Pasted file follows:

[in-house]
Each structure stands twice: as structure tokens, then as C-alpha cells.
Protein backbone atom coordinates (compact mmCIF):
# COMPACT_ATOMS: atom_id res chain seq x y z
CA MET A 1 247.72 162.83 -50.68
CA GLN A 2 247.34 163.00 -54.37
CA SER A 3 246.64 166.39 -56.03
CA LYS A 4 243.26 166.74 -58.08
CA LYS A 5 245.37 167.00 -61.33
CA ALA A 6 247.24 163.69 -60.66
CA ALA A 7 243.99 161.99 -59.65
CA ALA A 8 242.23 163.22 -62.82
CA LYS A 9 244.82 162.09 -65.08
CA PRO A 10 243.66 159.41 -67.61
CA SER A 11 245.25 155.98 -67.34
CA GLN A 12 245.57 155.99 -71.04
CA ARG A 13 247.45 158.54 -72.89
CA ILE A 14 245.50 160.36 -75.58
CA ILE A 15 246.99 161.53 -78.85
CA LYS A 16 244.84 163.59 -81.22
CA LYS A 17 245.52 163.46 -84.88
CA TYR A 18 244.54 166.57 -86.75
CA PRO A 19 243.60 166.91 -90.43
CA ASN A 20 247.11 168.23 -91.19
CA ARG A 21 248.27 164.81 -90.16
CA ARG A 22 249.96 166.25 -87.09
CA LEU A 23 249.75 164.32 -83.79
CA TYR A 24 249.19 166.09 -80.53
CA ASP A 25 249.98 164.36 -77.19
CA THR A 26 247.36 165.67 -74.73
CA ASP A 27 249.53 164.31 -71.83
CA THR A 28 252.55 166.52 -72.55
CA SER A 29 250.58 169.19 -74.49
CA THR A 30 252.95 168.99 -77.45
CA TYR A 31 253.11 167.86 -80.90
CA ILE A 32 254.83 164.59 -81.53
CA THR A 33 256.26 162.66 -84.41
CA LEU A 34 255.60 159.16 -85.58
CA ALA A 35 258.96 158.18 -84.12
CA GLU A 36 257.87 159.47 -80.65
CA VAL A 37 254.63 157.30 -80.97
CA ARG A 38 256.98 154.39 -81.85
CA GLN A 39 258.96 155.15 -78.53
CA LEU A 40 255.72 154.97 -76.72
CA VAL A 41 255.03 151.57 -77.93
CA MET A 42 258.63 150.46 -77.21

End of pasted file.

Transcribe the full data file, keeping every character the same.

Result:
[in-house]
Each structure stands twice: as structure tokens, then as C-alpha cells.
Protein backbone atom coordinates (compact mmCIF):
# COMPACT_ATOMS: atom_id res chain seq x y z
CA MET A 1 247.72 162.83 -50.68
CA GLN A 2 247.34 163.00 -54.37
CA SER A 3 246.64 166.39 -56.03
CA LYS A 4 243.26 166.74 -58.08
CA LYS A 5 245.37 167.00 -61.33
CA ALA A 6 247.24 163.69 -60.66
CA ALA A 7 243.99 161.99 -59.65
CA ALA A 8 242.23 163.22 -62.82
CA LYS A 9 244.82 162.09 -65.08
CA PRO A 10 243.66 159.41 -67.61
CA SER A 11 245.25 155.98 -67.34
CA GLN A 12 245.57 155.99 -71.04
CA ARG A 13 247.45 158.54 -72.89
CA ILE A 14 245.50 160.36 -75.58
CA ILE A 15 246.99 161.53 -78.85
CA LYS A 16 244.84 163.59 -81.22
CA LYS A 17 245.52 163.46 -84.88
CA TYR A 18 244.54 166.57 -86.75
CA PRO A 19 243.60 166.91 -90.43
CA ASN A 20 247.11 168.23 -91.19
CA ARG A 21 248.27 164.81 -90.16
CA ARG A 22 249.96 166.25 -87.09
CA LEU A 23 249.75 164.32 -83.79
CA TYR A 24 249.19 166.09 -80.53
CA ASP A 25 249.98 164.36 -77.19
CA THR A 26 247.36 165.67 -74.73
CA ASP A 27 249.53 164.31 -71.83
CA THR A 28 252.55 166.52 -72.55
CA SER A 29 250.58 169.19 -74.49
CA THR A 30 252.95 168.99 -77.45
CA TYR A 31 253.11 167.86 -80.90
CA ILE A 32 254.83 164.59 -81.53
CA THR A 33 256.26 162.66 -84.41
CA LEU A 34 255.60 159.16 -85.58
CA ALA A 35 258.96 158.18 -84.12
CA GLU A 36 257.87 159.47 -80.65
CA VAL A 37 254.63 157.30 -80.97
CA ARG A 38 256.98 154.39 -81.85
CA GLN A 39 258.96 155.15 -78.53
CA LEU A 40 255.72 154.97 -76.72
CA VAL A 41 255.03 151.57 -77.93
CA MET A 42 258.63 150.46 -77.21